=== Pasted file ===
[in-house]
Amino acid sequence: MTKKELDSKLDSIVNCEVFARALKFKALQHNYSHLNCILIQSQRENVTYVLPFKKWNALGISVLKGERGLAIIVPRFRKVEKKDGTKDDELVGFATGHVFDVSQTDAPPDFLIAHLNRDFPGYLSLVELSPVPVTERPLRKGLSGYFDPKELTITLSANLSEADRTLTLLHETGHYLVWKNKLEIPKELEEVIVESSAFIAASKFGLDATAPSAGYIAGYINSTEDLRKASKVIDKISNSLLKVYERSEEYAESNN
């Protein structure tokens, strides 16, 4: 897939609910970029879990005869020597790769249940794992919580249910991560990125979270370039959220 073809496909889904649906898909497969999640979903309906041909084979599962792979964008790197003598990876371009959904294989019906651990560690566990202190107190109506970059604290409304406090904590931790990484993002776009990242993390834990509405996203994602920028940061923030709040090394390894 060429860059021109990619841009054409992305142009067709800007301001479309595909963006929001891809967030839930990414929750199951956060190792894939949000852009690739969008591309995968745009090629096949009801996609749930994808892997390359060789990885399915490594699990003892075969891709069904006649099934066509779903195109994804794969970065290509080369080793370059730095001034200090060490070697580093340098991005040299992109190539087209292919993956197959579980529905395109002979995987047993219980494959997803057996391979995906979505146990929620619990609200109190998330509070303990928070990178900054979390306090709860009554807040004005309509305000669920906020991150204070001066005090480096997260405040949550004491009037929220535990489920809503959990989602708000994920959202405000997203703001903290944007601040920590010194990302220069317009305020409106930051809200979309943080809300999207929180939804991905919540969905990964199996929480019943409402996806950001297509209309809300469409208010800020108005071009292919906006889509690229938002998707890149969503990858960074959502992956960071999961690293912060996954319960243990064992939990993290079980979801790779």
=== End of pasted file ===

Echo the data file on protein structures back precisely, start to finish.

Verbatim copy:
[in-house]
Amino acid sequence: MTKKELDSKLDSIVNCEVFARALKFKALQHNYSHLNCILIQSQRENVTYVLPFKKWNALGISVLKGERGLAIIVPRFRKVEKKDGTKDDELVGFATGHVFDVSQTDAPPDFLIAHLNRDFPGYLSLVELSPVPVTERPLRKGLSGYFDPKELTITLSANLSEADRTLTLLHETGHYLVWKNKLEIPKELEEVIVESSAFIAASKFGLDATAPSAGYIAGYINSTEDLRKASKVIDKISNSLLKVYERSEEYAESNN
């Protein structure tokens, strides 16, 4: 897939609910970029879990005869020597790769249940794992919580249910991560990125979270370039959220 073809496909889904649906898909497969999640979903309906041909084979599962792979964008790197003598990876371009959904294989019906651990560690566990202190107190109506970059604290409304406090904590931790990484993002776009990242993390834990509405996203994602920028940061923030709040090394390894 060429860059021109990619841009054409992305142009067709800007301001479309595909963006929001891809967030839930990414929750199951956060190792894939949000852009690739969008591309995968745009090629096949009801996609749930994808892997390359060789990885399915490594699990003892075969891709069904006649099934066509779903195109994804794969970065290509080369080793370059730095001034200090060490070697580093340098991005040299992109190539087209292919993956197959579980529905395109002979995987047993219980494959997803057996391979995906979505146990929620619990609200109190998330509070303990928070990178900054979390306090709860009554807040004005309509305000669920906020991150204070001066005090480096997260405040949550004491009037929220535990489920809503959990989602708000994920959202405000997203703001903290944007601040920590010194990302220069317009305020409106930051809200979309943080809300999207929180939804991905919540969905990964199996929480019943409402996806950001297509209309809300469409208010800020108005071009292919906006889509690229938002998707890149969503990858960074959502992956960071999961690293912060996954319960243990064992939990993290079980979801790779």